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Indoor Air Quality

6. Which chemicals found in indoor air are causing the most concern?

    Tobacco Smoke contains several types of harmful
									pollutants
    Tobacco Smoke contains several types of harmful pollutants

    Credit: Vildan Uysal

    Ranking air pollutants by risk is difficult because indoor air contains a large number of different substances and because levels vary widely across Europe. Nonetheless, those that raise highest concern because of the adverse health effects they have caused or have a high potential to cause are:

    Other pollutants that are of concern in indoor air are:

    Environmental tobacco smoke – Tobacco smoking is the primary source of several indoor emissions (benzene, fine and ultrafine particles) and associated health effects. In adults, secondhand tobacco smoke is linked with irritation and coronary heart disease, and it seems to make respiratory symptoms worse. In children, it appears to be linked with sudden death syndrome and middle ear infections.

    Radon (Rn) – Radon is a gas that emanates naturally from the ground, particularly in areas where bedrock contains uranium in excess. It can get inside buildings by diffusing through the soil and is a problem in many parts of Europe. Its presence in indoor air can lead to lung cancer.

    Lead (Pb) – The use of lead-containing pigments in indoor paints has been banned or restricted. However, some old houses in parts of the EU still have paintwork containing lead. Even low level exposure to lead is harmful for children, for whom the main route of exposure is swallowing dust.

    Organophosphate pesticides – These pesticides which are used indoors against insects, are applied to cracks and crevices or present in insect strips. In some studies, they have been shown to affect the development of the nervous system, which raises concern for possible effects on children. Indeed, indoor exposure to these compounds can be high and occurs through inhalation or ingestion due to accumulation on surfaces, including on children’s toys, and in dust. Concentrations in indoor air are unlikely to be high enough to cause short-term effects, but they may contribute considerably to the overall uptake of these pesticides by children.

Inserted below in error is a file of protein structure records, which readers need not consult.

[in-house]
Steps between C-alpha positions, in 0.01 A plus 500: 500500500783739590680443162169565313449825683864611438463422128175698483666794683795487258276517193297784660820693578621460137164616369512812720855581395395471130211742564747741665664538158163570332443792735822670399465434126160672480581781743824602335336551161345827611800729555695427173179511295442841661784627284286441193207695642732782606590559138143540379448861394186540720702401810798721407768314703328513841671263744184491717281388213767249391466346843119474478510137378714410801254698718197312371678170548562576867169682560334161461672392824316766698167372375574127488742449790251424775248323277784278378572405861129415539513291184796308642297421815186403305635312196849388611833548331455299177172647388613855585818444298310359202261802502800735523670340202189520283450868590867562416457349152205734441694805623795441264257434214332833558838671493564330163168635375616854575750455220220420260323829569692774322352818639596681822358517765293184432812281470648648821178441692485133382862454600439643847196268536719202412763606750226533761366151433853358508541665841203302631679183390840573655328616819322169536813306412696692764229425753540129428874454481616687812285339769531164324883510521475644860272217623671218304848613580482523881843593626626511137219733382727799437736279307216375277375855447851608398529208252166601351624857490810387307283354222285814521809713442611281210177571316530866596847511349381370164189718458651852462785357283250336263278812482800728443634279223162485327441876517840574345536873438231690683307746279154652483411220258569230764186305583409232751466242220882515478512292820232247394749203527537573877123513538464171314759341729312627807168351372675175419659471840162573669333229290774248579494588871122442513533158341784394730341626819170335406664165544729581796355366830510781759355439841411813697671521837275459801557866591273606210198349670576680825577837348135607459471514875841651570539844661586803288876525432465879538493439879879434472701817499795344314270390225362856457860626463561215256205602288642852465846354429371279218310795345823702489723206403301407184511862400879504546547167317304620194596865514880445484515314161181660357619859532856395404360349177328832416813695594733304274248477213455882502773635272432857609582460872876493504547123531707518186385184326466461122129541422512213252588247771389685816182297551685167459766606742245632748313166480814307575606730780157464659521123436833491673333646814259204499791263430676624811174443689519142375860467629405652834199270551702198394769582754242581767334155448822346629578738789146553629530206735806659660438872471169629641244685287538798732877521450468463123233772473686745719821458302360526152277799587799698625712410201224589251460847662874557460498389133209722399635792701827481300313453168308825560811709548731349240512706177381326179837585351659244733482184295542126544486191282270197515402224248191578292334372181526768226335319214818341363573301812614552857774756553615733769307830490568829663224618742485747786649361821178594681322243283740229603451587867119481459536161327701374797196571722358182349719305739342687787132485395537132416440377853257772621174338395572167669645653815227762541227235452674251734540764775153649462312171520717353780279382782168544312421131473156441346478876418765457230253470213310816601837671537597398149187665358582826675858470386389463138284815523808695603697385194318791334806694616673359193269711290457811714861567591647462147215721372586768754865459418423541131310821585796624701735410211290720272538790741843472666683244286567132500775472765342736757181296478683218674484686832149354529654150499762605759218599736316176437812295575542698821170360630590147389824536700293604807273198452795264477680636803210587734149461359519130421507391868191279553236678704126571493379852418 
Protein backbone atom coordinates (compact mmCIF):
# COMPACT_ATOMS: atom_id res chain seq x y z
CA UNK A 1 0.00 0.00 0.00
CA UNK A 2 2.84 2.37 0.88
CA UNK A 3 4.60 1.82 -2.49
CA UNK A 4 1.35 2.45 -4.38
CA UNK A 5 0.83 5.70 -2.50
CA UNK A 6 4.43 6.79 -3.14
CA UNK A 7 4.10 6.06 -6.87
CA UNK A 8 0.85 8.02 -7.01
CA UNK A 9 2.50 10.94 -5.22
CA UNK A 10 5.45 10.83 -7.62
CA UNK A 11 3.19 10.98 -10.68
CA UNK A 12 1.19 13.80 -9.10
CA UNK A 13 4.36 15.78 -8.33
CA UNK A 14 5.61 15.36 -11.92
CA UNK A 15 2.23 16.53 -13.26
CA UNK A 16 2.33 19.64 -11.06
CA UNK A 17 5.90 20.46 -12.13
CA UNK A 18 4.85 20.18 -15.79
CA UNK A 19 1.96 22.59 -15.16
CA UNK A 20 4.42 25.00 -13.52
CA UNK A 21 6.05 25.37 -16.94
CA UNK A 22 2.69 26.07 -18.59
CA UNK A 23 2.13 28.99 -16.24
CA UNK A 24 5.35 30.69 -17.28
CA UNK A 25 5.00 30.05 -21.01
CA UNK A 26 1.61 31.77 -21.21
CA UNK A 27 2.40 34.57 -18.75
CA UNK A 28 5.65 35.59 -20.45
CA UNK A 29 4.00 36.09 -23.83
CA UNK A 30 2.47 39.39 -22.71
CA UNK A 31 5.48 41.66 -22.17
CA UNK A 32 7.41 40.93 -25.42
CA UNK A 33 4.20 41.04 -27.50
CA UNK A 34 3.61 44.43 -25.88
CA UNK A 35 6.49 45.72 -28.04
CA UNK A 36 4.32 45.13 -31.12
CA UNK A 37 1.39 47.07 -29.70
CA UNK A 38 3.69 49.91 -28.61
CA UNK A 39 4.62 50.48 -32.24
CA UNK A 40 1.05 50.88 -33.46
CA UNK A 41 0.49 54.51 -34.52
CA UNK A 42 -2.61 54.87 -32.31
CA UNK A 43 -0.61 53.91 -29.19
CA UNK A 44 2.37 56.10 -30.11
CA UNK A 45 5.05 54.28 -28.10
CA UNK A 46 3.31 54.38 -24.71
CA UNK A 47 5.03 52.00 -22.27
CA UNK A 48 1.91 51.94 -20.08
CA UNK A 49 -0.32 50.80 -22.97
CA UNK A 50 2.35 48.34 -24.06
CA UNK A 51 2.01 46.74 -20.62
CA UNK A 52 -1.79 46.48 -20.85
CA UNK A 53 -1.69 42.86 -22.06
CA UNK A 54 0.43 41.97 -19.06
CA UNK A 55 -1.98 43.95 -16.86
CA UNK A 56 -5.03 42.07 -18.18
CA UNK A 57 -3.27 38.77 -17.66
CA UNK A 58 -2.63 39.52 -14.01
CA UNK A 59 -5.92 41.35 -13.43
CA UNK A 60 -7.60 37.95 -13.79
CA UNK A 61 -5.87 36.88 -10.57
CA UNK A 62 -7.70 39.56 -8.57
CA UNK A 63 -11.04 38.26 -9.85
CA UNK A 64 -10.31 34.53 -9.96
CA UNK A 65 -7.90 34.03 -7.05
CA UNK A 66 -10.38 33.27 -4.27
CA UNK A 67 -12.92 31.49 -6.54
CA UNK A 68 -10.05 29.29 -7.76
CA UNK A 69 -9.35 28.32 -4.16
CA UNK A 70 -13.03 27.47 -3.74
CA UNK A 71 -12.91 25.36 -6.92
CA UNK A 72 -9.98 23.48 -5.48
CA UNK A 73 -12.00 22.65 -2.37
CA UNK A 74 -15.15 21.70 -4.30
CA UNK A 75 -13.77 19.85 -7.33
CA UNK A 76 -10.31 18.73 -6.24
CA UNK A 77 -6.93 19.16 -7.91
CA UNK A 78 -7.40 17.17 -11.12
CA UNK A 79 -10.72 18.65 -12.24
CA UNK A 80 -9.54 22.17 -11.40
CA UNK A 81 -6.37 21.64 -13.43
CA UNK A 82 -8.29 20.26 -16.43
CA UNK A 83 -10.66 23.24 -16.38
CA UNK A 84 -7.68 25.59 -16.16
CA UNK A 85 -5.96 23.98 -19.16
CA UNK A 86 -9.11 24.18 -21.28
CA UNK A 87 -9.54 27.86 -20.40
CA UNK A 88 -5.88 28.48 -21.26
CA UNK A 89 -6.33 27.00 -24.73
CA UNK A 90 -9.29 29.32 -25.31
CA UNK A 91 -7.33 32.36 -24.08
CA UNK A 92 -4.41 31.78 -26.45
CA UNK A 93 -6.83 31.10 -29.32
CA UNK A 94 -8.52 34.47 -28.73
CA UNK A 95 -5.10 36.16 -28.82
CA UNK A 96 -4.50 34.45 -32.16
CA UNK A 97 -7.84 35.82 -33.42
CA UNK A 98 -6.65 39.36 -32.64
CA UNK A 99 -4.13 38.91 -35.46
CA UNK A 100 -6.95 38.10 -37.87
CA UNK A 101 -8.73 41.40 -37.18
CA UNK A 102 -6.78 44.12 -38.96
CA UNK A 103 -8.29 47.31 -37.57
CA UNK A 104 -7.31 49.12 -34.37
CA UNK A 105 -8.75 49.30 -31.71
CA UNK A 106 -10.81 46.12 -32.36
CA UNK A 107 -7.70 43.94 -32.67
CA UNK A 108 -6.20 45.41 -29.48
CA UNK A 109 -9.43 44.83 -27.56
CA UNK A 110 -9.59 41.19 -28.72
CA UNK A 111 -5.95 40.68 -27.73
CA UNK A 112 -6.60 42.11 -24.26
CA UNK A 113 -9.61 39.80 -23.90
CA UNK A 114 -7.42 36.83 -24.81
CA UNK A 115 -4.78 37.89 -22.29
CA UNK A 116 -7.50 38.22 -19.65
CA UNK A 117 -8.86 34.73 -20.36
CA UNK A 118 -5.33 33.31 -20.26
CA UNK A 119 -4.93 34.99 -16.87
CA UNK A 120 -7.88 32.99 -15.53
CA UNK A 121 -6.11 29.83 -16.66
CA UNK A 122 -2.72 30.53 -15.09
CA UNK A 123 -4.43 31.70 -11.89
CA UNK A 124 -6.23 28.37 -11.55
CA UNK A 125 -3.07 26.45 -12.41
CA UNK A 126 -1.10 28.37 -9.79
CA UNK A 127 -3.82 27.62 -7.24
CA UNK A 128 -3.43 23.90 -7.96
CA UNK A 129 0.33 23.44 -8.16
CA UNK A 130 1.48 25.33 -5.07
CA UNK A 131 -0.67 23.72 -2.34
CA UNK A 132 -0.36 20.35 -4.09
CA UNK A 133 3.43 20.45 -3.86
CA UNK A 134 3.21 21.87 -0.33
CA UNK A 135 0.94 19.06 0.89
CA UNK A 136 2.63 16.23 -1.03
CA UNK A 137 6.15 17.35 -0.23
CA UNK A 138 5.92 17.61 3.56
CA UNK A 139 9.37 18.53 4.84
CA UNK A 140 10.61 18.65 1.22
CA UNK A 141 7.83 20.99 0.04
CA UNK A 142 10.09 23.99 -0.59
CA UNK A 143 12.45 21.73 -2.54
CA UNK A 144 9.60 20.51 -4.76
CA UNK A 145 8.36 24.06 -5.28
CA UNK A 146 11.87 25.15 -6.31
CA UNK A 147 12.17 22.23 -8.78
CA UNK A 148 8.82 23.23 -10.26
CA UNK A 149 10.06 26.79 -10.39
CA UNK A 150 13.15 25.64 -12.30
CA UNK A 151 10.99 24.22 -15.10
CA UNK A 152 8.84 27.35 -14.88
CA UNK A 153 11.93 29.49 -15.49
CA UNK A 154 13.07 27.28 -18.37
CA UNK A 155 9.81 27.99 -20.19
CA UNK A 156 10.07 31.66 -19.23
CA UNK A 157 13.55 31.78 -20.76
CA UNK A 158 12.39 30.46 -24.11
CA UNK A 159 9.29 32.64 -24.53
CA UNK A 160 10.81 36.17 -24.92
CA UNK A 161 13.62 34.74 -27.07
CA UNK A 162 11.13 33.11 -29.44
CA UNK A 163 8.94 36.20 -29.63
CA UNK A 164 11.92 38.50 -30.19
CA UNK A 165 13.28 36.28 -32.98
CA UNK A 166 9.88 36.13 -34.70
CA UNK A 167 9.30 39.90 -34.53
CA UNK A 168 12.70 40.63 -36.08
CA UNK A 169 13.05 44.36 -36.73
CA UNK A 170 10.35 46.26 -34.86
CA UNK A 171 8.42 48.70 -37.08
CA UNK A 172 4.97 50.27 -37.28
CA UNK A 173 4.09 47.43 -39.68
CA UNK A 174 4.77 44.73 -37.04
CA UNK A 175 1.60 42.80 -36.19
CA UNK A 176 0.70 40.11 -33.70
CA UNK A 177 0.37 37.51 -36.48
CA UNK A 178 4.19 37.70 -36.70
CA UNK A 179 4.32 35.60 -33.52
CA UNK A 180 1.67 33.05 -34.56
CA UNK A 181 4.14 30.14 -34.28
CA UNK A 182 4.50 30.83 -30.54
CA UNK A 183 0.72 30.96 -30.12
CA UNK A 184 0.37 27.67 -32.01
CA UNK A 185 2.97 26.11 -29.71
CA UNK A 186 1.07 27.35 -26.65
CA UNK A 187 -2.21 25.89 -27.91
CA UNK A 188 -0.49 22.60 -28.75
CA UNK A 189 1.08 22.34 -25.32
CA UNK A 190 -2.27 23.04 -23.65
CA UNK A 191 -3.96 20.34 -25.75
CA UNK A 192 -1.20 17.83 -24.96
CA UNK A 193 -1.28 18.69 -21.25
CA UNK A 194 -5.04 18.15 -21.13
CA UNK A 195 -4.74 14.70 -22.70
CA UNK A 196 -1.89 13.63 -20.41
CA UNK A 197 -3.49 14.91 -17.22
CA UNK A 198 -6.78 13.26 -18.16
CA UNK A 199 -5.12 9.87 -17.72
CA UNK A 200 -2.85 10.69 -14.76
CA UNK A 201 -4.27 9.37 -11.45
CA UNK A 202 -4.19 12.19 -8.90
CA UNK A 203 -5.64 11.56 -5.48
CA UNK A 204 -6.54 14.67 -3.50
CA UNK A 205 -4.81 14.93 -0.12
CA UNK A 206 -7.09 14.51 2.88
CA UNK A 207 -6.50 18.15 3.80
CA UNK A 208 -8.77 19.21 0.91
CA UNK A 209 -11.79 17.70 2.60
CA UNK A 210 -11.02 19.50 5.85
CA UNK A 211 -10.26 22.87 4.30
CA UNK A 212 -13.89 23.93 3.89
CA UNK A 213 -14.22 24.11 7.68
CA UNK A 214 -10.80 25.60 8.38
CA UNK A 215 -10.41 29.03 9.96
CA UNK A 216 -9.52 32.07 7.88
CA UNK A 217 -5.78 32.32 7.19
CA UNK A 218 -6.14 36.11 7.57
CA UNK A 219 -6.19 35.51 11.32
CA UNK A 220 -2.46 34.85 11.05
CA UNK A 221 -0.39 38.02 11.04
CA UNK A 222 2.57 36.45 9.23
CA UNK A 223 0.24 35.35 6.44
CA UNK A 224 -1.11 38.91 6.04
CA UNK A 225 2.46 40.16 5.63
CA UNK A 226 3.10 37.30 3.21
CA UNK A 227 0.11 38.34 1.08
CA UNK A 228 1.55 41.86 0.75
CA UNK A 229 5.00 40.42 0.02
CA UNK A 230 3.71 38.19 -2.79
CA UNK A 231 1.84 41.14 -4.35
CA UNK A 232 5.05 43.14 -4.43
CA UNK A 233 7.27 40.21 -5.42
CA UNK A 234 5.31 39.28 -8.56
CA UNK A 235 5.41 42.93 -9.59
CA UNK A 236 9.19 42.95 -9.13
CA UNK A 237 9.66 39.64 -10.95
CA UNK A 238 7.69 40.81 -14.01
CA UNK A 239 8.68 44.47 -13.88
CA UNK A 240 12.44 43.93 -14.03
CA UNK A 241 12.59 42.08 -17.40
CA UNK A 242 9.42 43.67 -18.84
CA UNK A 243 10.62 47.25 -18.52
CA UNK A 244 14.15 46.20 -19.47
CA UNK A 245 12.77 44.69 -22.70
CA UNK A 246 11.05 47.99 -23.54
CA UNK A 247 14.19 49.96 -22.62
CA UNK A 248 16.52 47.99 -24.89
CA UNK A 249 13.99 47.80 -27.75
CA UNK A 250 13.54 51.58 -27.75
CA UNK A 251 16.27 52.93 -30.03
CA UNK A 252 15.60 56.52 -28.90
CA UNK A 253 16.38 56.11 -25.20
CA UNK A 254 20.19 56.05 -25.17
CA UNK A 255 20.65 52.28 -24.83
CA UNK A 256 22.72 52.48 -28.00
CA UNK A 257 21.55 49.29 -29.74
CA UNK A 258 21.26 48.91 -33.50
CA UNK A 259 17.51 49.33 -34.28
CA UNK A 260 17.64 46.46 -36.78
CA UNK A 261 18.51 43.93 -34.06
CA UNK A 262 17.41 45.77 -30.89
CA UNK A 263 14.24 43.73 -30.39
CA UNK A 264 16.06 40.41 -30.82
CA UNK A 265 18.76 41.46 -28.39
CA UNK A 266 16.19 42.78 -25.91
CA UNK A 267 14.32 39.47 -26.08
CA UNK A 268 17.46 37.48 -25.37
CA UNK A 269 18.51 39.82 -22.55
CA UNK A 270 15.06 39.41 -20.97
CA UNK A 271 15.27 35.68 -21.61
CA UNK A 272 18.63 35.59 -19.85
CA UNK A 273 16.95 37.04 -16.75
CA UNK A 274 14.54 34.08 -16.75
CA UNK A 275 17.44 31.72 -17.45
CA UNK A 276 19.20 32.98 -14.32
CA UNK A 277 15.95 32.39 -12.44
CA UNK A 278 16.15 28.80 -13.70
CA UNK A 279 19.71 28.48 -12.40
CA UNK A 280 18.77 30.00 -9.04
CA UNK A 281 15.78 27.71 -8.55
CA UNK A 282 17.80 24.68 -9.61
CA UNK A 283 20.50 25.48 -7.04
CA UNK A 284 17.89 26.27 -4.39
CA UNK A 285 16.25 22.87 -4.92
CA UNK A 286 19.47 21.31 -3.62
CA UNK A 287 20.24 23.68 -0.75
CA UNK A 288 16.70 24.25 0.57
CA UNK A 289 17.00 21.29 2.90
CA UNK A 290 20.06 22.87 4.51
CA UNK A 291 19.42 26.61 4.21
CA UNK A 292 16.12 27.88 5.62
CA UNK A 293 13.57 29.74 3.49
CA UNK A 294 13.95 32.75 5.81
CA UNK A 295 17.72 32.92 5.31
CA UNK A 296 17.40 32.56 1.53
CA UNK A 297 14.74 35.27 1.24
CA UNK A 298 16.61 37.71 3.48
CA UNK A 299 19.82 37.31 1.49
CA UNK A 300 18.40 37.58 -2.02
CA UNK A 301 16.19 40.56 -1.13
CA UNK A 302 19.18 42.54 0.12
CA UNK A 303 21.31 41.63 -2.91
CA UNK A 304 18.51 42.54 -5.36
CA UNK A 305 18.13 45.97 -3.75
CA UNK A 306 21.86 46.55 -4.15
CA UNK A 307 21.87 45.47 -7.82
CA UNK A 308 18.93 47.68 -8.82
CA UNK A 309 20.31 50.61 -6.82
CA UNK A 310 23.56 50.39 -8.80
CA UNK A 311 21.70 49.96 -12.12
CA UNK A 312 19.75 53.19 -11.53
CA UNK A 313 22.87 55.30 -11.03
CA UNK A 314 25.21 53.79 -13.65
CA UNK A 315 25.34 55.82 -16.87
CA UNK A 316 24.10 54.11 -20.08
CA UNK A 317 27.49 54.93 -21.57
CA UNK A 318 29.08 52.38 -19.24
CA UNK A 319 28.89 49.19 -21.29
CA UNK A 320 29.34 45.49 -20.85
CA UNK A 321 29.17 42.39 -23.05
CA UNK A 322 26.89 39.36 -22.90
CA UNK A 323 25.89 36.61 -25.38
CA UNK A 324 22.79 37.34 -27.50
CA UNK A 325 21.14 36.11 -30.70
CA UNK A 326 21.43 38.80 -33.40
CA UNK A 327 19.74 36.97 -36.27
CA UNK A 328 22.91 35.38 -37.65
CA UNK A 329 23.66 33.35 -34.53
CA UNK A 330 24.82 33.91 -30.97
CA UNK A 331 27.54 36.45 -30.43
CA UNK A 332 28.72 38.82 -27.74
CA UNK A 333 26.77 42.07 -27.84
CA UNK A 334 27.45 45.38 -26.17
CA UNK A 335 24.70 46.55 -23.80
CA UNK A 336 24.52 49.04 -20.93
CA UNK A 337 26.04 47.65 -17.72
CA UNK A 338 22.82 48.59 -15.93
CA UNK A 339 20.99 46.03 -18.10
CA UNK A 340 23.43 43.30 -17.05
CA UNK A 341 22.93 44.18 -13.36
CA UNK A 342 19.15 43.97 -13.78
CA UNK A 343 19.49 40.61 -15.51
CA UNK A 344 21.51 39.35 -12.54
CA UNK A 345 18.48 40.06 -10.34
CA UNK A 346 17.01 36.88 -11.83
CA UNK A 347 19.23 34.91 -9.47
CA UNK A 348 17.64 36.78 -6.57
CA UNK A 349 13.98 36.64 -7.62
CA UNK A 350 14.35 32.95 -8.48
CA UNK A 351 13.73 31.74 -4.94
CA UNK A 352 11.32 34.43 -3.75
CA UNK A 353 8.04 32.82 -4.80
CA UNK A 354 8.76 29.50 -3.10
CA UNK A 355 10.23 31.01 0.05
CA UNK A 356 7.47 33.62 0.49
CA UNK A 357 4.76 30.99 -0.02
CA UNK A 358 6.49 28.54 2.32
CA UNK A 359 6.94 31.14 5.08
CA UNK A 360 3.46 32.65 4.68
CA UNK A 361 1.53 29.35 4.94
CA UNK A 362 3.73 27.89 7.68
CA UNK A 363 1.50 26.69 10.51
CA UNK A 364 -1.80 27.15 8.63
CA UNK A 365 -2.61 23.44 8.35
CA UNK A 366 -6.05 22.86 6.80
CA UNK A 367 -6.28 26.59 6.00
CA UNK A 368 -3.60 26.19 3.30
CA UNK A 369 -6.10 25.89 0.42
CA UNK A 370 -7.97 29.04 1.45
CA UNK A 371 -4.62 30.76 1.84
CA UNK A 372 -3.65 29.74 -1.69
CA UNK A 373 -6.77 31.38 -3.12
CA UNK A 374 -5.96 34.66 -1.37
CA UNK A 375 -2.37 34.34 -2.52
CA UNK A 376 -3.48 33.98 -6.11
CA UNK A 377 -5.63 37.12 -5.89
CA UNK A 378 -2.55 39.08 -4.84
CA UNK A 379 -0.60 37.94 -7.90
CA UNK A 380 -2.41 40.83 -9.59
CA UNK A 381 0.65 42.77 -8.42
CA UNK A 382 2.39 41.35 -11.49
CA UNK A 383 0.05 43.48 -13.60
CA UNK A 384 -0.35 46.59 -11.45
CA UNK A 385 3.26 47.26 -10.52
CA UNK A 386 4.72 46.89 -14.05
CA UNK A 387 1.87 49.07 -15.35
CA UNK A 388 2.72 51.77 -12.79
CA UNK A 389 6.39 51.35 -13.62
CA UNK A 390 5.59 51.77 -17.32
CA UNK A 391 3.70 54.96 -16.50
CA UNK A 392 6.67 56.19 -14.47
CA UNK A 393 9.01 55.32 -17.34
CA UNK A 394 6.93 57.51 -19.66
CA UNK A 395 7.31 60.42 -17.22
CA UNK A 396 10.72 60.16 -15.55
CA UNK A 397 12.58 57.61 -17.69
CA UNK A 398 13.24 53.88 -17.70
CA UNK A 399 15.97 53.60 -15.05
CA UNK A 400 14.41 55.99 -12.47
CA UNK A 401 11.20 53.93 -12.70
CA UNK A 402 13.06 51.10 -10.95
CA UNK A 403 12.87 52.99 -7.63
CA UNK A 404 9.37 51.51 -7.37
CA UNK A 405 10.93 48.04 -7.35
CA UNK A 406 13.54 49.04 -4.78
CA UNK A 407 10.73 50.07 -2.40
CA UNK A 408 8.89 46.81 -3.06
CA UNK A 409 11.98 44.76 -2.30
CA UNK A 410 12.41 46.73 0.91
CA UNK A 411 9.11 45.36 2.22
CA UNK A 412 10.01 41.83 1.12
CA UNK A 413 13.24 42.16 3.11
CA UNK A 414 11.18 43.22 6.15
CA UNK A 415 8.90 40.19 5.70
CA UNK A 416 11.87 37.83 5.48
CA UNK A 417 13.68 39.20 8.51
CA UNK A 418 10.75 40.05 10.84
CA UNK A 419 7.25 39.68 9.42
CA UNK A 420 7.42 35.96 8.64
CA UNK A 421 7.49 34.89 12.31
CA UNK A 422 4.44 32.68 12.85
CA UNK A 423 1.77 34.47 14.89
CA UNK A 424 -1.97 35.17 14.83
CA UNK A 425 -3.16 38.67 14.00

Other indoor air pollutants that have been studied are volatile organic compounds (VOCs) and phthalates.

    Volatile organic compounds (VOCs) are emitted by many consumer products and decomposing materials. Three of the most worrisome are formaldehyde, benzene, and naphthalene.

    The total amount of VOCs may serve as a very general indicator of indoor air quality. Because VOCs mixtures can vary a lot in composition, total VOCs are not a useful measure for risk assessment.

    Some volatile organic compounds may react with ozone to produce secondary pollutants, including fine and ultrafine particles. Some of these secondary pollutants cause irritation and poor perceived air quality at concentrations that can be found in indoor air. Altogether, the concentrations of VOCs and ozone causing mixture effects are as yet poorly known and evidence of health effects at common indoor concentrations is inconclusive.

    Air pollutants can be emitted from intact materials in the indoor environment. In addition, when some materials decompose, they can form and release new compounds. These should be identified and their potential health effects evaluated.

    Phthalates are common contaminants in the indoor environment. High exposure to phthalates is linked to asthma and rhinitis. However, it is very unlikely that the low exposure levels of phthalates by inhalation in indoor air will have any harmful effects. From the scientific evidence available, the SCHER does not consider phthalates as high concern chemicals in indoor air. More...


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